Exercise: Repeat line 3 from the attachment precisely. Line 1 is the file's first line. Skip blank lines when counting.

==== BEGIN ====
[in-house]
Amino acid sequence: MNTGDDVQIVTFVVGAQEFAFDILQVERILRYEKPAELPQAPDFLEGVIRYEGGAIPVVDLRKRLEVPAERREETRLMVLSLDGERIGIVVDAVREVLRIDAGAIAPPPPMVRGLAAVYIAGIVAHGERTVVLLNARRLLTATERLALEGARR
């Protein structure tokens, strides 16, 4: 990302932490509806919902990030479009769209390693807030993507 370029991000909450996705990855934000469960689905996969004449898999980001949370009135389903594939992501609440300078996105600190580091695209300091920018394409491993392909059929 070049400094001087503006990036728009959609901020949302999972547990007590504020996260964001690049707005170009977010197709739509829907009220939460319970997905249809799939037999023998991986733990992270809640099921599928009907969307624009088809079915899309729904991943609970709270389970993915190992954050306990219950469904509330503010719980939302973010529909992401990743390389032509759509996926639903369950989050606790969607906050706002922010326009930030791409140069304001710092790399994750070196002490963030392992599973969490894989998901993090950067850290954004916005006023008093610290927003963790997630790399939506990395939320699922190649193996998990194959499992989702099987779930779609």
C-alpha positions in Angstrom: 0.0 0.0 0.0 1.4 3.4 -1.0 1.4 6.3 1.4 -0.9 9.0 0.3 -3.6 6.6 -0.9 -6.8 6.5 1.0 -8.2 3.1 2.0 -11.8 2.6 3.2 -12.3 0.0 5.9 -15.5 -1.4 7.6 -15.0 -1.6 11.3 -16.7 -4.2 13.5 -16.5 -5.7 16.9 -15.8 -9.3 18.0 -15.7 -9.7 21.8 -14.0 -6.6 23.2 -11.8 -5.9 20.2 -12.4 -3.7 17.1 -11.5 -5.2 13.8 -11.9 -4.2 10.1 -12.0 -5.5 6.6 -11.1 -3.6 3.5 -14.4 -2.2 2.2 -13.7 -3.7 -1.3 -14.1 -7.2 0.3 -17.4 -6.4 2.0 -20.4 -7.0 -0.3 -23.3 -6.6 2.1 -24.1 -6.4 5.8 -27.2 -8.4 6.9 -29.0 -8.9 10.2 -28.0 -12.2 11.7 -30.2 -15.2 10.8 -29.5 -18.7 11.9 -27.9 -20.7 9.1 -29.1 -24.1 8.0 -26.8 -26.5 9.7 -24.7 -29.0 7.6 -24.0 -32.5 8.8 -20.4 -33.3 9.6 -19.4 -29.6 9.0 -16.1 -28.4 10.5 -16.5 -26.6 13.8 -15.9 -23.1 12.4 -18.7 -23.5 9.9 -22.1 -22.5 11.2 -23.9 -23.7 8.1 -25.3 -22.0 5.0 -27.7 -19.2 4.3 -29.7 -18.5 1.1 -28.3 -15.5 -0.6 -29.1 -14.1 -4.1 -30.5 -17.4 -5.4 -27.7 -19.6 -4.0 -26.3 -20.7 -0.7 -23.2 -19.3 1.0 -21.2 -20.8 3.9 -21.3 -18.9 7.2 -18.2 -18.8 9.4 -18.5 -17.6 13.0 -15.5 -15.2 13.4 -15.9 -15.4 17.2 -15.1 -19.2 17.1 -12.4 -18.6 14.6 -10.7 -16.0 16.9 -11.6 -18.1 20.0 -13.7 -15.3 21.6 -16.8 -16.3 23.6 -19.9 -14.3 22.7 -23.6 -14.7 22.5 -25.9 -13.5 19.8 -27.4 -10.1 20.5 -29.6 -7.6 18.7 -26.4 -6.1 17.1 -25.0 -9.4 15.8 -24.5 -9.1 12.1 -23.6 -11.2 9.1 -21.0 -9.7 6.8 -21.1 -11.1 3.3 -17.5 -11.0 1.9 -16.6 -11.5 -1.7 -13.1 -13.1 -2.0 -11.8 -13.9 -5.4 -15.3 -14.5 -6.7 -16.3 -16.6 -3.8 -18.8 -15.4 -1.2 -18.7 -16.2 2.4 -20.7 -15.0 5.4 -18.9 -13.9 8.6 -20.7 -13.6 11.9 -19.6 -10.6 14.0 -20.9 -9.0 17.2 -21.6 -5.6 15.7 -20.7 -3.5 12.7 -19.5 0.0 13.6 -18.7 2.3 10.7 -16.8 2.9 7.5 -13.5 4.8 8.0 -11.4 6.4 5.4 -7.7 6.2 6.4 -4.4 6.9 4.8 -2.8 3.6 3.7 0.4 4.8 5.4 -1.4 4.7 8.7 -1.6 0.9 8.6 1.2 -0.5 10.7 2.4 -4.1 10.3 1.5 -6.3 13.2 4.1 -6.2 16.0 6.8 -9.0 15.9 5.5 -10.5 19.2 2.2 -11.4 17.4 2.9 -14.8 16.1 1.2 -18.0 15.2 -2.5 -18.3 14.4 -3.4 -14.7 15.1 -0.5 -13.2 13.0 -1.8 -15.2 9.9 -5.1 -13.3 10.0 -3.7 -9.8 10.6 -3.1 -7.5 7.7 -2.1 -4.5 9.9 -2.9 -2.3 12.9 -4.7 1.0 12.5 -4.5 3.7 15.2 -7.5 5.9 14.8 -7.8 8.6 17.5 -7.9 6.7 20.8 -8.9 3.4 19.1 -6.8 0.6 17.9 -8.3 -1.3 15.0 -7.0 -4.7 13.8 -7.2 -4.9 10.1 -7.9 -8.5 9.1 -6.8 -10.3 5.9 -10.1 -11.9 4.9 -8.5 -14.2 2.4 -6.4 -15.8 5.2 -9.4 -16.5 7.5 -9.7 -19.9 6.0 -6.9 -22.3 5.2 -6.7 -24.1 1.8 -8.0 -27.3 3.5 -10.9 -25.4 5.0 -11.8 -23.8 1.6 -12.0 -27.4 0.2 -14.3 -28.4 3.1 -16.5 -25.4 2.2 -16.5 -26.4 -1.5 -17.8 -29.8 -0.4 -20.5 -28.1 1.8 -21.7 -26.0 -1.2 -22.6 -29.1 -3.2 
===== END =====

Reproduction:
């Protein structure tokens, strides 16, 4: 990302932490509806919902990030479009769209390693807030993507 370029991000909450996705990855934000469960689905996969004449898999980001949370009135389903594939992501609440300078996105600190580091695209300091920018394409491993392909059929 070049400094001087503006990036728009959609901020949302999972547990007590504020996260964001690049707005170009977010197709739509829907009220939460319970997905249809799939037999023998991986733990992270809640099921599928009907969307624009088809079915899309729904991943609970709270389970993915190992954050306990219950469904509330503010719980939302973010529909992401990743390389032509759509996926639903369950989050606790969607906050706002922010326009930030791409140069304001710092790399994750070196002490963030392992599973969490894989998901993090950067850290954004916005006023008093610290927003963790997630790399939506990395939320699922190649193996998990194959499992989702099987779930779609």